The Science

What are Mycorrhizal Fungi?

Millions of years ago, a symbiotic relationship evolved between certain types of microscopic fungi (called Mycorrhizal Fungi) and plant life, allowing both to thrive. This symbiotic relationship exists to this day and can be observed in every forest. It is essential for the survival of natural landscapes all over the world.

From the smallest shrubs to the tallest tree, in nature, the roots of most plants maintain a symbiotic connection to these wonderful fungi, and this symbiosis can literally be the difference between a struggling garden and a thriving one.

The main benefit of Mycorrhizal Fungi is its ability to assist the roots of their host plants. Once mycorrhizae are connected to roots, the plant’s access to water and nutrients (particularly nitrogen, phosphorus, zinc, manganese and copper) increases. This is because the hyphae (the thread-like filaments of the fungi - which can look like cotton candy to our eye) increase the area of absorption from soil. 

Mycorrhizal filaments grow 100 to 1000 times faster than roots, and rapidly form dense spongy mats in the soil (these dense mats are called Mycelium). The mycorrhizal network acts like a second set of roots for its host plant. Mycorrhizal hyphae are smaller in diameter compared to plant roots and can penetrate tiny cavities in the soil - accessing and exploring areas otherwise unavailable to roots.

The benefits of the mycorrhiza include:

  • Improved resistance to Transplant Shock

  • Increased drought and salinity stress tolerance

  • Increased water and nutrient uptake

  • Sequestration of atmospheric CO2

Scientific Research (the University of Guelph Study)

Between 2010 and 2014 the University of Guelph conducted a scientific study to test the effectiveness of Root Rescue Transplanter.

The research team tested Root Rescue Transplanter’s effectiveness in assisting plants survive transplant shock (the leading cause of plant failure after planting).

More than 2100 trees were involved in the 5-years of trials. Half the trees were treated with Root Rescue mixed in water, while the other half (the control group) received only water.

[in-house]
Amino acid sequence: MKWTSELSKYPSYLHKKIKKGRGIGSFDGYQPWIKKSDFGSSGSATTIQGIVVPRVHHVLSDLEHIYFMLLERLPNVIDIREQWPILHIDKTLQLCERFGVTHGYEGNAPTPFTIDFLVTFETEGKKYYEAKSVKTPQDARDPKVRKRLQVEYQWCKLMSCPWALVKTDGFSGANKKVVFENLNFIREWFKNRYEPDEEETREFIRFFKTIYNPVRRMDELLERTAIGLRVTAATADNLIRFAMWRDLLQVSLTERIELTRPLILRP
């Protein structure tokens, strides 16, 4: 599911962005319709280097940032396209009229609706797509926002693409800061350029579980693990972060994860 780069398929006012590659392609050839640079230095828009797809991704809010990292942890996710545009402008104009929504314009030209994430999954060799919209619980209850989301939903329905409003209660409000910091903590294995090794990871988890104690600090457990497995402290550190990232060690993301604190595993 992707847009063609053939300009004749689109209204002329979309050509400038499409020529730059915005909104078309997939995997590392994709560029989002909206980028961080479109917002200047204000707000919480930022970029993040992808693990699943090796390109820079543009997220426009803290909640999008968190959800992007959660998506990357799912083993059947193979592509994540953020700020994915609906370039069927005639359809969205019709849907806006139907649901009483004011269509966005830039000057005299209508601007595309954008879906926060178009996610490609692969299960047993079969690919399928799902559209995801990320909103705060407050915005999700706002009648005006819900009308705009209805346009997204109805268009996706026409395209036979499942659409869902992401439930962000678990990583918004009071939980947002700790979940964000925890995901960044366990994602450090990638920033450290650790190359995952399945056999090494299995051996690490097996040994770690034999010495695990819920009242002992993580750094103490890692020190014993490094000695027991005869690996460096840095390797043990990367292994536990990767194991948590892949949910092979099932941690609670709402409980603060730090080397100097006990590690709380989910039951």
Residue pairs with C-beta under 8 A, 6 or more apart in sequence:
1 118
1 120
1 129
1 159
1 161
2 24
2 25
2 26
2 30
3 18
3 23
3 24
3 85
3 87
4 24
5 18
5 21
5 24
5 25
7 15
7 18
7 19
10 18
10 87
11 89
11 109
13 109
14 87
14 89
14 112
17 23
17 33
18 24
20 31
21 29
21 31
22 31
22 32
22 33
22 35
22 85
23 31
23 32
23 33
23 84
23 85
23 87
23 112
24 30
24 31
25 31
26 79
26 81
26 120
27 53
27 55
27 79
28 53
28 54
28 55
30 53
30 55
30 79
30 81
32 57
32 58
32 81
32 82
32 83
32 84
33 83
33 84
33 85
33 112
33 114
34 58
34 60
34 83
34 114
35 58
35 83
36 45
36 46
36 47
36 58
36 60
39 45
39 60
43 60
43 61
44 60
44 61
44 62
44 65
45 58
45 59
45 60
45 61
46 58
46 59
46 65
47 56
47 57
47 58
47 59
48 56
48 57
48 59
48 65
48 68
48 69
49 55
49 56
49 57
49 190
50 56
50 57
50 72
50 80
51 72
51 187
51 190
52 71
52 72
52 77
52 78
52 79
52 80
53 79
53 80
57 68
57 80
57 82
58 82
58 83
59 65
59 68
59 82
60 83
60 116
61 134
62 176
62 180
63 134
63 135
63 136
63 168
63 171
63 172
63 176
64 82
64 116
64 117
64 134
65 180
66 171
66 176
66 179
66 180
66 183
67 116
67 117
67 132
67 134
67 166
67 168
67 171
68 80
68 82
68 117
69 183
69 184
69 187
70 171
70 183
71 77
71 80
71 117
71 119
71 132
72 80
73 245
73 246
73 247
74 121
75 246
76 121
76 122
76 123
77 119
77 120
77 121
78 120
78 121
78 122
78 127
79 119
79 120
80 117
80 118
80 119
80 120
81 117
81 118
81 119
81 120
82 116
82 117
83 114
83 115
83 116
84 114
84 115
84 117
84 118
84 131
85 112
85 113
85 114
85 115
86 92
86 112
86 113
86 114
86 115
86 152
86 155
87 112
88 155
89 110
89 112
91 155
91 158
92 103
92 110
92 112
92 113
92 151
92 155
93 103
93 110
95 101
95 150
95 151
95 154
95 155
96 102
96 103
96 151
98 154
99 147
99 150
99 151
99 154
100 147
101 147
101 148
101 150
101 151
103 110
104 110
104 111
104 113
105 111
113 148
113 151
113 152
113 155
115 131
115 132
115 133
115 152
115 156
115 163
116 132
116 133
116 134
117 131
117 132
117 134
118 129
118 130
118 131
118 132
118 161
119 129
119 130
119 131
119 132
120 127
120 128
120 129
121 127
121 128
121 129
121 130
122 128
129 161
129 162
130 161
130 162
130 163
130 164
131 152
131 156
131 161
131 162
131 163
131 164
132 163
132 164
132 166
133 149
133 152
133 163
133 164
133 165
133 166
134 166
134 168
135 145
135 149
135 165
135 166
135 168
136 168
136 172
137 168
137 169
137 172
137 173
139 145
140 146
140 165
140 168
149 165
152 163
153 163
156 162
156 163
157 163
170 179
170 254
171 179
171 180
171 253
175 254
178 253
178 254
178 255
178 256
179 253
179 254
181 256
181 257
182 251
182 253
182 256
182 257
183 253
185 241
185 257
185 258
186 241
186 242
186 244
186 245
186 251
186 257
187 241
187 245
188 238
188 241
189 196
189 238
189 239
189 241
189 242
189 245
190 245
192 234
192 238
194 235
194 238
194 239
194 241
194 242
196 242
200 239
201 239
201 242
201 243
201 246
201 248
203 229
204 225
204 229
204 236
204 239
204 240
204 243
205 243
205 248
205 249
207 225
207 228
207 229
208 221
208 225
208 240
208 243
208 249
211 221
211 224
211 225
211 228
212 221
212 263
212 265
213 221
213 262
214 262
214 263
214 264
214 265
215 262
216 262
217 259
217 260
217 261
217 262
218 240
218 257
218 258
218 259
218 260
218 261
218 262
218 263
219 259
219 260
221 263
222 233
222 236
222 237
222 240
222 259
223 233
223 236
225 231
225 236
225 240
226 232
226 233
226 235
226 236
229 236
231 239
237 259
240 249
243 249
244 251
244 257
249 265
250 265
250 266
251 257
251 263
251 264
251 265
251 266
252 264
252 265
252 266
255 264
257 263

This in-depth, five-year study involved over 21 different species of trees, and proved the following (with all of the species involved):

  • This in-depth, five-year study involved over 21 different species of trees, and proved the following (with all of the species involved):

  • The trees that formed a symbiotic relationship with the Mycorrhizal Fungi (the active ingredient in Transplanter) were able to adapt and tolerate the stress and challenges of a dry summer season and still thrive.

  • But, day after day, those without the benefits of the Transplanter treatment became weaker, and their leaves began to wilt and fall. Several untreated trees simply died.

Why Urban Soils Are Dead Soils

In natural landscapes and forests - dominated by large trees and lush vegetation - growth seems unstoppable. Here in nature, soils are dominated by dense networks of beneficial mycorrhizae fungi.

In urban soils, however, there are only very low levels of this beneficial fungi. 

This is mainly due to the way the urban soils have been damaged. During the construction of homes, roads, plazas etc., much of the natural topsoil is removed and carted off-site, exposing the nutrient deficient, low organic content subsoil. The remaining topsoil is left in piles to bake and decay while the construction is completed. Heavy machinery pulverizes and compresses the ground even further, and once construction is finished, the pile of dedicated topsoil is spread in a thin layer over the subsoil before planting begins.

To make up for the infertility of these damaged soils, chemical fertilizers are often applied in abundance - leading to a further depletion and suppression of the natural microbes that plants and trees most desire.

By reintroducing mycorrhizal fungi into soil at the time of planting, we can bring life back into the soil and do so in an environmentally sustainable way.

Why are our Urban and Suburban Soils in Trouble? 

Here is Part 1 in our 3-part video series that looks at this question: 

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